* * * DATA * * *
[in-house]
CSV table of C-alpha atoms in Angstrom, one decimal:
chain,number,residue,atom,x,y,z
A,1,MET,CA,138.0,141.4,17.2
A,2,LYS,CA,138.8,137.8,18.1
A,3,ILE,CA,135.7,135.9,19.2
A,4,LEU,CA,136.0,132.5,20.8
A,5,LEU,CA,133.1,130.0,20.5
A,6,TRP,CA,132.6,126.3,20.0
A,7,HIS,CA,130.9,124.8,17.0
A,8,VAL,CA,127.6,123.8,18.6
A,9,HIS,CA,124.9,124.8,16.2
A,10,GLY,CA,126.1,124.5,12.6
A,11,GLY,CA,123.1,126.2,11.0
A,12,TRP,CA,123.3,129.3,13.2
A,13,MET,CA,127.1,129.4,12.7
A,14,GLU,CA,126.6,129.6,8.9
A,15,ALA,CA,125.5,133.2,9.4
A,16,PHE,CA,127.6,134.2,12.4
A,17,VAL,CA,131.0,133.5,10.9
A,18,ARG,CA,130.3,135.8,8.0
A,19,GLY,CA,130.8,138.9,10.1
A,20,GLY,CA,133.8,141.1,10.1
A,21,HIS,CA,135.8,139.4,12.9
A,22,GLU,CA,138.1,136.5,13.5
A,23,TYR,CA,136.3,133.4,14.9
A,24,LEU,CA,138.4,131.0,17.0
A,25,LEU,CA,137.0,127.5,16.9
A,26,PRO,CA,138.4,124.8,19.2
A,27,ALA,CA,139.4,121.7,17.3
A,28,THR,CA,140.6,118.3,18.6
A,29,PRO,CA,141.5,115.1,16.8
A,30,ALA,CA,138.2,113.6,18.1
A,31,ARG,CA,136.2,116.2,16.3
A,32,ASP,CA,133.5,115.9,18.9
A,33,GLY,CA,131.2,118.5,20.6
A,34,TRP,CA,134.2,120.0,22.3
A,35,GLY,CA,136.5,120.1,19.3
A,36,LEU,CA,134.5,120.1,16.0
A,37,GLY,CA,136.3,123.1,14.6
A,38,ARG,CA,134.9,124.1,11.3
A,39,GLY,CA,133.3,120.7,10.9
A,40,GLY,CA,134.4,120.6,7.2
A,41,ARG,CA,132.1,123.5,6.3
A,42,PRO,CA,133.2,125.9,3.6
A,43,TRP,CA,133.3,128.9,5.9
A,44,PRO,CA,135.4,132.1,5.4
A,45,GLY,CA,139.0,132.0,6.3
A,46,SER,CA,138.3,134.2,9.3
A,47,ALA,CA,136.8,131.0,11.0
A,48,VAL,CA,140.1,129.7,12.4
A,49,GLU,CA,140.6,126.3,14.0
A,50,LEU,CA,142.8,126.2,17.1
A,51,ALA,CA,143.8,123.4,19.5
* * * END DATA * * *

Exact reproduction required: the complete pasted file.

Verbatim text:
[in-house]
CSV table of C-alpha atoms in Angstrom, one decimal:
chain,number,residue,atom,x,y,z
A,1,MET,CA,138.0,141.4,17.2
A,2,LYS,CA,138.8,137.8,18.1
A,3,ILE,CA,135.7,135.9,19.2
A,4,LEU,CA,136.0,132.5,20.8
A,5,LEU,CA,133.1,130.0,20.5
A,6,TRP,CA,132.6,126.3,20.0
A,7,HIS,CA,130.9,124.8,17.0
A,8,VAL,CA,127.6,123.8,18.6
A,9,HIS,CA,124.9,124.8,16.2
A,10,GLY,CA,126.1,124.5,12.6
A,11,GLY,CA,123.1,126.2,11.0
A,12,TRP,CA,123.3,129.3,13.2
A,13,MET,CA,127.1,129.4,12.7
A,14,GLU,CA,126.6,129.6,8.9
A,15,ALA,CA,125.5,133.2,9.4
A,16,PHE,CA,127.6,134.2,12.4
A,17,VAL,CA,131.0,133.5,10.9
A,18,ARG,CA,130.3,135.8,8.0
A,19,GLY,CA,130.8,138.9,10.1
A,20,GLY,CA,133.8,141.1,10.1
A,21,HIS,CA,135.8,139.4,12.9
A,22,GLU,CA,138.1,136.5,13.5
A,23,TYR,CA,136.3,133.4,14.9
A,24,LEU,CA,138.4,131.0,17.0
A,25,LEU,CA,137.0,127.5,16.9
A,26,PRO,CA,138.4,124.8,19.2
A,27,ALA,CA,139.4,121.7,17.3
A,28,THR,CA,140.6,118.3,18.6
A,29,PRO,CA,141.5,115.1,16.8
A,30,ALA,CA,138.2,113.6,18.1
A,31,ARG,CA,136.2,116.2,16.3
A,32,ASP,CA,133.5,115.9,18.9
A,33,GLY,CA,131.2,118.5,20.6
A,34,TRP,CA,134.2,120.0,22.3
A,35,GLY,CA,136.5,120.1,19.3
A,36,LEU,CA,134.5,120.1,16.0
A,37,GLY,CA,136.3,123.1,14.6
A,38,ARG,CA,134.9,124.1,11.3
A,39,GLY,CA,133.3,120.7,10.9
A,40,GLY,CA,134.4,120.6,7.2
A,41,ARG,CA,132.1,123.5,6.3
A,42,PRO,CA,133.2,125.9,3.6
A,43,TRP,CA,133.3,128.9,5.9
A,44,PRO,CA,135.4,132.1,5.4
A,45,GLY,CA,139.0,132.0,6.3
A,46,SER,CA,138.3,134.2,9.3
A,47,ALA,CA,136.8,131.0,11.0
A,48,VAL,CA,140.1,129.7,12.4
A,49,GLU,CA,140.6,126.3,14.0
A,50,LEU,CA,142.8,126.2,17.1
A,51,ALA,CA,143.8,123.4,19.5